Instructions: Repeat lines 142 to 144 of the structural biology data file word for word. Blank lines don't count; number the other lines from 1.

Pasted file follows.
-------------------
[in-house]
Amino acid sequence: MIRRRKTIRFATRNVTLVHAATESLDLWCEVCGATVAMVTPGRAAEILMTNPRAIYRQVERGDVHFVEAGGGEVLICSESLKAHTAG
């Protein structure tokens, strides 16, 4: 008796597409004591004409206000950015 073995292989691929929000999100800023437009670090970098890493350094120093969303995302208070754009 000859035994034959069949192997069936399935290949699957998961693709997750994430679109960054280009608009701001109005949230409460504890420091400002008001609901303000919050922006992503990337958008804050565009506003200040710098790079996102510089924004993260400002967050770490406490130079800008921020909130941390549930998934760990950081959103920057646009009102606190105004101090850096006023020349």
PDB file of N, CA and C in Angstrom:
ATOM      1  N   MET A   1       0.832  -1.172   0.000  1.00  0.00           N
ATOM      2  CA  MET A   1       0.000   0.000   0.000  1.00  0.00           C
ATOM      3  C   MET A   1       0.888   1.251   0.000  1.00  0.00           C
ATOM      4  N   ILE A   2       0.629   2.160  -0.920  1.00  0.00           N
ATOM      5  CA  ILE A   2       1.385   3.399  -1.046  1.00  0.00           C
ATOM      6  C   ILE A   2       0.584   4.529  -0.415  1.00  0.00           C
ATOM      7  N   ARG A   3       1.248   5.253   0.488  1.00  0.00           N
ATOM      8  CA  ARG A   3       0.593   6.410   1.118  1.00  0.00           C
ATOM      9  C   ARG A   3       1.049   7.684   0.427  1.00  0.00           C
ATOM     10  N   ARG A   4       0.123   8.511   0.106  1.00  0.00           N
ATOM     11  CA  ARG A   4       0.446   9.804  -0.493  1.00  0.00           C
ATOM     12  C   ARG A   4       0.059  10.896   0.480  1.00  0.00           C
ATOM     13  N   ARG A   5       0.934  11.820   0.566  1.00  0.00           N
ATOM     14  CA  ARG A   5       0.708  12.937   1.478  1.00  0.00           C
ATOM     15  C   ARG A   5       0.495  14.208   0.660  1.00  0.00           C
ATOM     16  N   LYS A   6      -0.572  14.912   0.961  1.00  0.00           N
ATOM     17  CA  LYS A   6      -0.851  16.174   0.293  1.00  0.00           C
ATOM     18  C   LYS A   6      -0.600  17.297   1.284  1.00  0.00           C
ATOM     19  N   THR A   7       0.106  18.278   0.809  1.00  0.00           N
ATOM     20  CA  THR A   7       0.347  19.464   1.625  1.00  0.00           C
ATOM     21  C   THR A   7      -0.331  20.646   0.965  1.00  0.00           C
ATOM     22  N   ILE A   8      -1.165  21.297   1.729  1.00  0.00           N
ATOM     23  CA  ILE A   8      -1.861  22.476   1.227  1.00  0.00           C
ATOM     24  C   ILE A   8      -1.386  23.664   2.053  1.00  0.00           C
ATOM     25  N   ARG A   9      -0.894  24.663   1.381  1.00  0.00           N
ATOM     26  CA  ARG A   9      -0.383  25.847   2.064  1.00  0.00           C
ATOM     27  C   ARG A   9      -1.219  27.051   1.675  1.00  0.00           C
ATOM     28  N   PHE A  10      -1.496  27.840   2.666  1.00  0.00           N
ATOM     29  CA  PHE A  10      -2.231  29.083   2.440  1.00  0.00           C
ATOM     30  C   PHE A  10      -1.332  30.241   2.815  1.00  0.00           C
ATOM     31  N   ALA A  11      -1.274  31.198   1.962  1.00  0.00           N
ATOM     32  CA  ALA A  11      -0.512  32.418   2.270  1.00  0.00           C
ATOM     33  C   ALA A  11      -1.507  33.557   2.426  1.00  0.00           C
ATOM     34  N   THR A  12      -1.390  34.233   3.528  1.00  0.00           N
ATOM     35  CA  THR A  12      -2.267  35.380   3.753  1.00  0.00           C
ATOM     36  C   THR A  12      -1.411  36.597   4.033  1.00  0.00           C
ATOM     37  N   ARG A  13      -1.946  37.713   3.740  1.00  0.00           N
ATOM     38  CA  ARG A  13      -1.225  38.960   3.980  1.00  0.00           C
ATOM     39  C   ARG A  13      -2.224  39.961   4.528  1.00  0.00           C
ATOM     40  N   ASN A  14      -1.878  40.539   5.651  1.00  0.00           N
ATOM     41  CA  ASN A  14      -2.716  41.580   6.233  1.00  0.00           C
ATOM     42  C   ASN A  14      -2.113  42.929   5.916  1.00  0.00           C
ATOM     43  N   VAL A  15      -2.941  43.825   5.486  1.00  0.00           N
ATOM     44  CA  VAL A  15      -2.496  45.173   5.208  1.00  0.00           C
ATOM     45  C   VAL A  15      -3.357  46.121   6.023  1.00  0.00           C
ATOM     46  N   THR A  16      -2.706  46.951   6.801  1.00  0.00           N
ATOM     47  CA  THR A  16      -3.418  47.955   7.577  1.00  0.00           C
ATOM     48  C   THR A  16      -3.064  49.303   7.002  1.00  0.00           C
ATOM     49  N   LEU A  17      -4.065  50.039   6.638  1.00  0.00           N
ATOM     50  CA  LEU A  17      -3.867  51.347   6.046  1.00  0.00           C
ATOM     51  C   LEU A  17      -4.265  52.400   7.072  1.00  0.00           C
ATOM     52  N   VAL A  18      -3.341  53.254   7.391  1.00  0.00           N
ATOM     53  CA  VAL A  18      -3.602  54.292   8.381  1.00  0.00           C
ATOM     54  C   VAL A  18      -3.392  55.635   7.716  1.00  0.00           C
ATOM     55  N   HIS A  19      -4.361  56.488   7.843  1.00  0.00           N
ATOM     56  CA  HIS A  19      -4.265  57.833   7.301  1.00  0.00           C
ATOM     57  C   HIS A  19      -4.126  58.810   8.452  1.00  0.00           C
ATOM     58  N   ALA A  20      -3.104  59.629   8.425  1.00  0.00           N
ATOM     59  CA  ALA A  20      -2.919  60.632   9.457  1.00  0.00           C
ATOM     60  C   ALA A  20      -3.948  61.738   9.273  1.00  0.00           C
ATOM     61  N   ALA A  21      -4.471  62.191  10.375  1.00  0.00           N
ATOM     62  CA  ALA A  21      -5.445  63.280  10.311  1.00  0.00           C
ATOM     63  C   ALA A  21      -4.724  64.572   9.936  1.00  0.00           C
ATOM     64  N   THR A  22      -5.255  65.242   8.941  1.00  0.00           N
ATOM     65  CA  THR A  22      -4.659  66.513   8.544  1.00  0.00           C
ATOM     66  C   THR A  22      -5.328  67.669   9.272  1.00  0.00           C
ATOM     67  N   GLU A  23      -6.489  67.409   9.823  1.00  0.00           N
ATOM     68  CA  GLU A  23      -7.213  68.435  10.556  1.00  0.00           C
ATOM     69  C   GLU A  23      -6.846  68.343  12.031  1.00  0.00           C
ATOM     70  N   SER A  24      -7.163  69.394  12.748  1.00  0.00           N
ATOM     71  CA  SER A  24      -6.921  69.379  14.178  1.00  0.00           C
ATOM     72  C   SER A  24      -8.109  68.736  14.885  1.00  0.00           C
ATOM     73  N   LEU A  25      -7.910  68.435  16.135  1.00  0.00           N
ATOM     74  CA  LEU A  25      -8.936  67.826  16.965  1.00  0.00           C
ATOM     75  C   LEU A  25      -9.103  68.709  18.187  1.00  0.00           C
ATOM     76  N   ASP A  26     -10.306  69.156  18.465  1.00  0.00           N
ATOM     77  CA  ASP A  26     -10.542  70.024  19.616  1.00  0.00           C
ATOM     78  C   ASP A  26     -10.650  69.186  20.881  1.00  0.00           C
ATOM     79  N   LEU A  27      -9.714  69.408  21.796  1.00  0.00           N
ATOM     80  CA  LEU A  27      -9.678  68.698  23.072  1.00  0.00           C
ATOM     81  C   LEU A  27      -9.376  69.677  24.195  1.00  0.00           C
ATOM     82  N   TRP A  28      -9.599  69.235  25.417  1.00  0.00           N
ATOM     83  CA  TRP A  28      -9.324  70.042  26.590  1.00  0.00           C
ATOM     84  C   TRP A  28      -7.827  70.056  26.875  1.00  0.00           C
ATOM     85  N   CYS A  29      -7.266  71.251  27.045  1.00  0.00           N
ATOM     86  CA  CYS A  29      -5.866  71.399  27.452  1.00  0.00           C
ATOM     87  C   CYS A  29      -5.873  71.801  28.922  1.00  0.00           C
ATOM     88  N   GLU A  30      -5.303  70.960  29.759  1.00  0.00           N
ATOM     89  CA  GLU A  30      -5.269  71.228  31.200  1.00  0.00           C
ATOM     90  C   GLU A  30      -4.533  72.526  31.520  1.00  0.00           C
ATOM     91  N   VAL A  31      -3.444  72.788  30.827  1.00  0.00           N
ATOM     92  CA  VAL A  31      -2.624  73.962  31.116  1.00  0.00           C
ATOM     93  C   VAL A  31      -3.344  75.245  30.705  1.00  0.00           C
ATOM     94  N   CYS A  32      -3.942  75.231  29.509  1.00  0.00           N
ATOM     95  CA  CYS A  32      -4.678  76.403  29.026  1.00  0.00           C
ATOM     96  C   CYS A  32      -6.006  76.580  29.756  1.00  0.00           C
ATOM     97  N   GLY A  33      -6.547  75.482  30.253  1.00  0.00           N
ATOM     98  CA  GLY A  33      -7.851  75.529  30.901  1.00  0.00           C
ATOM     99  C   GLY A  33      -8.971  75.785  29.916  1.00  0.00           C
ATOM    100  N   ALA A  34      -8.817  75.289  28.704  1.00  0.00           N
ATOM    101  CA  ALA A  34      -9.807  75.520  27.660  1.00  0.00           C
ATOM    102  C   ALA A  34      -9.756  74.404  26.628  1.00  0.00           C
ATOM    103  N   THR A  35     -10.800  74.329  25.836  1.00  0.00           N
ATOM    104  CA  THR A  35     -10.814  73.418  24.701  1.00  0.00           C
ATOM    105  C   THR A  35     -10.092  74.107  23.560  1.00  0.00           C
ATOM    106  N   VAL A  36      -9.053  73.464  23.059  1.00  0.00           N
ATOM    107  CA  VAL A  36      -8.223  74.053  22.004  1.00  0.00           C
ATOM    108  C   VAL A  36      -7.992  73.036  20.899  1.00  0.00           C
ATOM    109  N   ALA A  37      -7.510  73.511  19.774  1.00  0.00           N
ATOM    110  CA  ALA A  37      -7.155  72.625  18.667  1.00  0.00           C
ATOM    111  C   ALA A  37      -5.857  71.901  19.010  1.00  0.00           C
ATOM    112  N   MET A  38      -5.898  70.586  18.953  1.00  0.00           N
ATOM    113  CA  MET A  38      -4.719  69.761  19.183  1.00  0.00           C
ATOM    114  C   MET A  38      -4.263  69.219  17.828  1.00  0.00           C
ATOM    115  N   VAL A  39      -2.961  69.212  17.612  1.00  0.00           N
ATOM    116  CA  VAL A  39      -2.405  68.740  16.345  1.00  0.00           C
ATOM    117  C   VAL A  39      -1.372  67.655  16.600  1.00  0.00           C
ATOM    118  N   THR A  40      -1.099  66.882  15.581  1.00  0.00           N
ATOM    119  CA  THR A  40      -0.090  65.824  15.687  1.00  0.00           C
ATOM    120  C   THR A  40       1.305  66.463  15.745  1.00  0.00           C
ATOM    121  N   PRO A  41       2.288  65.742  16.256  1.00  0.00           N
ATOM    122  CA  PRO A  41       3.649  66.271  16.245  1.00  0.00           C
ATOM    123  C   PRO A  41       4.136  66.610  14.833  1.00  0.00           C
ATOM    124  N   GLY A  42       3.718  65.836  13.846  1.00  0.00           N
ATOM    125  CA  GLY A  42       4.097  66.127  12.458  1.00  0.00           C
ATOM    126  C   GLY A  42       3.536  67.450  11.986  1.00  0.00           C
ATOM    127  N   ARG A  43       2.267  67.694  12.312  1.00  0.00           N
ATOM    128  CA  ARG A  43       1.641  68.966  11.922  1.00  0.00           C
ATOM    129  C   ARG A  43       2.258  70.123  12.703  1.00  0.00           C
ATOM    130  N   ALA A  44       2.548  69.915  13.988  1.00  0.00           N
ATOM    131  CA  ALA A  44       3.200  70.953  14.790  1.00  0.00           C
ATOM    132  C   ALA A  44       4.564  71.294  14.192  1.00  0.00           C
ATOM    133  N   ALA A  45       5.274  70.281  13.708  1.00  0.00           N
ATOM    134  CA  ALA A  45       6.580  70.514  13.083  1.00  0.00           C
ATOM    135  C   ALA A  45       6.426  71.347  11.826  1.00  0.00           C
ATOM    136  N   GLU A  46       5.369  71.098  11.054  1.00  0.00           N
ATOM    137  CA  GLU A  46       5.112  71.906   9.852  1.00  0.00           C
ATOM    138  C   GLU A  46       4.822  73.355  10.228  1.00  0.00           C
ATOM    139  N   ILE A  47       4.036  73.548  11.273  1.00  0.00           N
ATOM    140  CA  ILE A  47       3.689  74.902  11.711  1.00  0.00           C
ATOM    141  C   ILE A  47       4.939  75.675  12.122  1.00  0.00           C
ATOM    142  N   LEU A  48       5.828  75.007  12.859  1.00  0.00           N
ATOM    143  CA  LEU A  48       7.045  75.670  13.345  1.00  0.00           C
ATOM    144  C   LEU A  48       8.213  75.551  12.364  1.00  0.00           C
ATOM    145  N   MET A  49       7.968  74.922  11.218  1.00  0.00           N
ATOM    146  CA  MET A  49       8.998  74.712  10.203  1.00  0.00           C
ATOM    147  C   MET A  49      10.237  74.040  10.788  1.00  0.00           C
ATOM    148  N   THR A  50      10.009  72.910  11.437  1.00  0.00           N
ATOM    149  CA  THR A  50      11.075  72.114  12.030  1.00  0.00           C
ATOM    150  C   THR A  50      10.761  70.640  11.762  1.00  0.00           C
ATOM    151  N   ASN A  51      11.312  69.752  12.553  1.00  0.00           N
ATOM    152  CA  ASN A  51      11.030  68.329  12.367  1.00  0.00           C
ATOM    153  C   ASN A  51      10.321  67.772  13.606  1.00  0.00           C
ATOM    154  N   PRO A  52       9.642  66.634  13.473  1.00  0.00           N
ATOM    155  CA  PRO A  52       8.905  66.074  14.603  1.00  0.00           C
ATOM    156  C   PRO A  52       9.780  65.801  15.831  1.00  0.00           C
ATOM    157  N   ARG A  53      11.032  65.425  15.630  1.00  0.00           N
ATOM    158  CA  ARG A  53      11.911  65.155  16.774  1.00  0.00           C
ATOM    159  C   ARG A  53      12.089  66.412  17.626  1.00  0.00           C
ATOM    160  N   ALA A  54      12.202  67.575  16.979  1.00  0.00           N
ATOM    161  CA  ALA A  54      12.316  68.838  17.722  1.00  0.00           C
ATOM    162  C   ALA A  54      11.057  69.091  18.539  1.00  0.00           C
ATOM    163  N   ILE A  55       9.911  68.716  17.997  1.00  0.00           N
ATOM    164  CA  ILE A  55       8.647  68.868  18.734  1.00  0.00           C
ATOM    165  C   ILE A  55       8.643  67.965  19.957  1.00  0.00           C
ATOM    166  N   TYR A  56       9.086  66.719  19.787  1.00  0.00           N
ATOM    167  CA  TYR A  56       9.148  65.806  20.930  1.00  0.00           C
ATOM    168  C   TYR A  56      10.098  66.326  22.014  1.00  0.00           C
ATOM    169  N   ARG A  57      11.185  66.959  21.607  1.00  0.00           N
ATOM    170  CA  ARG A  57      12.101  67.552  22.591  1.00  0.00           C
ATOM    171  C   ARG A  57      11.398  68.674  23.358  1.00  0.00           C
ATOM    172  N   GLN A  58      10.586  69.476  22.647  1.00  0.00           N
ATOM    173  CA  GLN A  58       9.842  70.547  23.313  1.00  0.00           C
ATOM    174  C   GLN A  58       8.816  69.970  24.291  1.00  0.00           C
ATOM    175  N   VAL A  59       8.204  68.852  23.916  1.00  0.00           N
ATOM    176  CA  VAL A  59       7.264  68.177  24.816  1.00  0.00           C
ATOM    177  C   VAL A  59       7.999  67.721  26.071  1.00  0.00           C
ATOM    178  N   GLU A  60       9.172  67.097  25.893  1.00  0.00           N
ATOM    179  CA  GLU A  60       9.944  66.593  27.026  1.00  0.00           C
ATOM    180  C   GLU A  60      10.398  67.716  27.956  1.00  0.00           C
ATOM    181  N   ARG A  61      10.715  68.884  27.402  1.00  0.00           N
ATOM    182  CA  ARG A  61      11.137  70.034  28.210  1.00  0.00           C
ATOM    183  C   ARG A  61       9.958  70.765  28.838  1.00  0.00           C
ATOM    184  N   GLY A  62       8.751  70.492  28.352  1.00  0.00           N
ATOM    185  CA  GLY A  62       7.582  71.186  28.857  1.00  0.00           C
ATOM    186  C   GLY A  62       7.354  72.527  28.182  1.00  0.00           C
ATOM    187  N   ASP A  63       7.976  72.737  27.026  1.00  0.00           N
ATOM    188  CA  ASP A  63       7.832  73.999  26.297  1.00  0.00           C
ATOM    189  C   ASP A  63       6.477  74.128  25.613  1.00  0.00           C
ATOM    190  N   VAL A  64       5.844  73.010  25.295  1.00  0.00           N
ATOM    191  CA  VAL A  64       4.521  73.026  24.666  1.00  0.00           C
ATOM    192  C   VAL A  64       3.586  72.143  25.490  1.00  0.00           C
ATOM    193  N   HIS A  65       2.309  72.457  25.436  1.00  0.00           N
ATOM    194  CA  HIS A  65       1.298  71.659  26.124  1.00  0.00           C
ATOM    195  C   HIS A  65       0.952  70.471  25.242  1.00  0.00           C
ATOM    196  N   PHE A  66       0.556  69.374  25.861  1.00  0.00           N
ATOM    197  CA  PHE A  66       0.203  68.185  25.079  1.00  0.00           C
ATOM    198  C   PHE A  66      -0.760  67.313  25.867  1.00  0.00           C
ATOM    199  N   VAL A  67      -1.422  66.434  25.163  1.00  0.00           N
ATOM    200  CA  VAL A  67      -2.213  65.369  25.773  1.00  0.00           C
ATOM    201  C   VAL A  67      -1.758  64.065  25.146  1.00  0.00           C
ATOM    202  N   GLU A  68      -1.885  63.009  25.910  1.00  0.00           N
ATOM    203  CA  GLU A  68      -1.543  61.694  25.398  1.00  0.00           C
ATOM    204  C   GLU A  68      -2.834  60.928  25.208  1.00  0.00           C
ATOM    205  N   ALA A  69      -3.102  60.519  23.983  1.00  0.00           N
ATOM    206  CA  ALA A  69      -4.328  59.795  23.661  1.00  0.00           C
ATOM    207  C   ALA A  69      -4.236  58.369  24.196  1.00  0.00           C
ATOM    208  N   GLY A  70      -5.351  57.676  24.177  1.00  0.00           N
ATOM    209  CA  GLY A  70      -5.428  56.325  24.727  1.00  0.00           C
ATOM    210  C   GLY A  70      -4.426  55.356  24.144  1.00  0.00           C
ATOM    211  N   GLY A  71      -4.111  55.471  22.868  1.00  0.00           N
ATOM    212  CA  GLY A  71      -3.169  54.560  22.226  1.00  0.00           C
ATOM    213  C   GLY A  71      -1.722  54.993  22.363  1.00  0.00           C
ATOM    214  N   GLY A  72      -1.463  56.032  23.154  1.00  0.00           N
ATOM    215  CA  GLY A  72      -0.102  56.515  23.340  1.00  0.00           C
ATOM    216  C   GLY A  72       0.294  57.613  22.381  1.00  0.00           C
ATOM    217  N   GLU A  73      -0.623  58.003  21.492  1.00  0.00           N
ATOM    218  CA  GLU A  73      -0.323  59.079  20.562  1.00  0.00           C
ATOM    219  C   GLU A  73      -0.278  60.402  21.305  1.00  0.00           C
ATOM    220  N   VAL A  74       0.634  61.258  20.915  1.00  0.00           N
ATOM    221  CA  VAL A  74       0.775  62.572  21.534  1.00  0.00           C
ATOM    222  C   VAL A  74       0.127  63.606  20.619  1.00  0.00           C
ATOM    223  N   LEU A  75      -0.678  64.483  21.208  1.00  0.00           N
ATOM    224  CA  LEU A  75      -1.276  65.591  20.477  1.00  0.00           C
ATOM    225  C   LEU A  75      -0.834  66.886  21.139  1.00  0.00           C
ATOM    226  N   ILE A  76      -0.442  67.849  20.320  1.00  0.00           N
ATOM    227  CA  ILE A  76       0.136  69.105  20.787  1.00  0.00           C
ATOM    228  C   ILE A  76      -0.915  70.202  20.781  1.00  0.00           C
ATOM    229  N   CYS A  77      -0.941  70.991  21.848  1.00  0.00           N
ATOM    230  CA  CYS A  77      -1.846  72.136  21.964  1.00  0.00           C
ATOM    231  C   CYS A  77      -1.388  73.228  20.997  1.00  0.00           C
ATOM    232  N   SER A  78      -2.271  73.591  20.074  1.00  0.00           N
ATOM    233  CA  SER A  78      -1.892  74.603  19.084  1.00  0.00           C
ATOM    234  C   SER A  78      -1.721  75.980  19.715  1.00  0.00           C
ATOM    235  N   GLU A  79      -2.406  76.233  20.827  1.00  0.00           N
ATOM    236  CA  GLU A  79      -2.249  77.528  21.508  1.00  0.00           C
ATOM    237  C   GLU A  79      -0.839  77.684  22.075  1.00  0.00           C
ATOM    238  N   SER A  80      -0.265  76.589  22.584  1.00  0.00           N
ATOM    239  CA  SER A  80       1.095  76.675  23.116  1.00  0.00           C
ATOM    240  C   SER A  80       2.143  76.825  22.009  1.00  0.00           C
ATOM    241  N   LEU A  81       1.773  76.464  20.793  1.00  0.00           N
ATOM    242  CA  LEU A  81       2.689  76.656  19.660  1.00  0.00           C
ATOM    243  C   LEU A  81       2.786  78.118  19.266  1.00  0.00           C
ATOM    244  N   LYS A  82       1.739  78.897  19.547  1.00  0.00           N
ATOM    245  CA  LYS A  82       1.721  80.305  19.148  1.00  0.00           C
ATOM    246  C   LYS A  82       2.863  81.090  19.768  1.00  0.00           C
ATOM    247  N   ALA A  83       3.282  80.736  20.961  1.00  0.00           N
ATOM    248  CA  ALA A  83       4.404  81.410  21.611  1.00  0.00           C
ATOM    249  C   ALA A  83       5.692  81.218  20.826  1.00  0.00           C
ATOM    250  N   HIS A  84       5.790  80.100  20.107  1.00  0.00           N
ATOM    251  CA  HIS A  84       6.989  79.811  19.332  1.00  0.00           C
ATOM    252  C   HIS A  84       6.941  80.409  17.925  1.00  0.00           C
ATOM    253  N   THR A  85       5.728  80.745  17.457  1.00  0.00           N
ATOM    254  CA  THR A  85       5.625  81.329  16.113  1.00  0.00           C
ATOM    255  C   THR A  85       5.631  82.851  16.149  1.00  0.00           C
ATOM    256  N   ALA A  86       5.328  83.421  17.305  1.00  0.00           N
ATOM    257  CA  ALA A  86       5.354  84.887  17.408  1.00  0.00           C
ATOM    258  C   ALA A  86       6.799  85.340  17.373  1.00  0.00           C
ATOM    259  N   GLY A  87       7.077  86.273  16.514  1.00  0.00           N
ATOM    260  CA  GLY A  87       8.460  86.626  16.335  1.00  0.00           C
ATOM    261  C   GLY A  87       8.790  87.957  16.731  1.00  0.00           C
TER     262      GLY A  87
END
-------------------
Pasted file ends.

ATOM    138  C   GLU A  46       4.822  73.355  10.228  1.00  0.00           C
ATOM    139  N   ILE A  47       4.036  73.548  11.273  1.00  0.00           N
ATOM    140  CA  ILE A  47       3.689  74.902  11.711  1.00  0.00           C